VOD film review: Dark River
Ivan Radford | On 26, Jun 2018Reading time: 2 mins
Director: Clio Barnard
Cast: Ruth Wilson, Mark Stanley
Watch Dark River online in the UK: Sky Cinema / NOW TV / iTunes / Prime Video (Buy/Rent) / TalkTalk TV / Rakuten TV / Google Play
Clio Barnard is one of the most exciting and talented British filmmakers working today. Dark River sees her move away from the raw naturalism coaxed out of non-professionals actors to work with recognised screen names, but the result has no less intensity or emotion.
Inspired by Rose Tremain’s book, Trespass, it stars Ruth Wilson as Alice, an estranged daughter and sister who moves back to her family farm after her father dies. Trying to reclaim the estate, while struggling to reconcile with her volatile brother (Mark Stanley), the stage is set for a 90-minutes drama as brooding as its gloomy title.
Indeed, the result is as much horror story as it is family drama, as the ghost of traumas past haunt Wilson’s expressions, as well as the harsh rural landscape. After The Levelling and God’s Own Country, Dark River completes an unofficial trilogy of bleak rural tales from the heartlands of Britain – a Gothic pastoral that conjures up an eerily empty house, harsh environments, pent-up emotions and barely buried conflict. At the core of it is the feeling of belonging on one’s own land, and it’s telling, perhaps, that this story should arrive as Britain ponders and negotiates its own future.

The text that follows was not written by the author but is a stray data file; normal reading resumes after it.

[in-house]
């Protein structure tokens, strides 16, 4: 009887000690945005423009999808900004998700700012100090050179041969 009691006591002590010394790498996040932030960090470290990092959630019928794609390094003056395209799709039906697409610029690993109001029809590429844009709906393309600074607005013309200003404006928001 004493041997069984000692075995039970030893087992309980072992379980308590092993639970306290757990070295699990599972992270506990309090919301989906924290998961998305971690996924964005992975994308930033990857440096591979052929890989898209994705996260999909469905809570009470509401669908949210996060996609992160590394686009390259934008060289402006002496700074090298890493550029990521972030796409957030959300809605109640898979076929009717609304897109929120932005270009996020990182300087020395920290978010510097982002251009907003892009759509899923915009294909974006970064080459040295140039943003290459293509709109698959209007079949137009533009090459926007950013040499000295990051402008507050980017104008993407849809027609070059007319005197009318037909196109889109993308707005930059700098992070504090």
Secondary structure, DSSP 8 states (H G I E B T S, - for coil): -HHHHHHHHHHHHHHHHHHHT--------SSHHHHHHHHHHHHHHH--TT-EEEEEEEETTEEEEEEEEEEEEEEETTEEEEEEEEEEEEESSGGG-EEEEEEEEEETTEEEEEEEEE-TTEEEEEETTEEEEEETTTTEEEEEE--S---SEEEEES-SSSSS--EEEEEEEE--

Here, that takes the form of Alice and her brother deciding the fate of the farm – a decision they clash over, their opposition fuelled by the unspoken resentment over the fact that she left years ago and he stayed.
Barnard is an expert at drawing strong, evocative performances from her cast and that same understated pain and vulnerability is unabashedly on display from both leads. Stanley, who plays Grenn in Game of Thrones, is genuinely intimidating – only beaten by Sean Bean, whose traumatic father figure lingers in unspoken flashbacks. Wilson, meanwhile, sheers sheep like she’s been doing it for years, investing her resilient survivor with the kind of everyday realism that has singled out Barnard’s work from the pack in recent years. The result is a moving study of unspoken grief and aggressive denial, of violent memories looming over an isolated presence, and the strength it takes to steer the future out of its shadow.
Dark River is available on Sky Cinema. Don’t have Sky? You can also stream it on NOW TV, as part of a £11.99 Sky Cinema Month Pass subscription.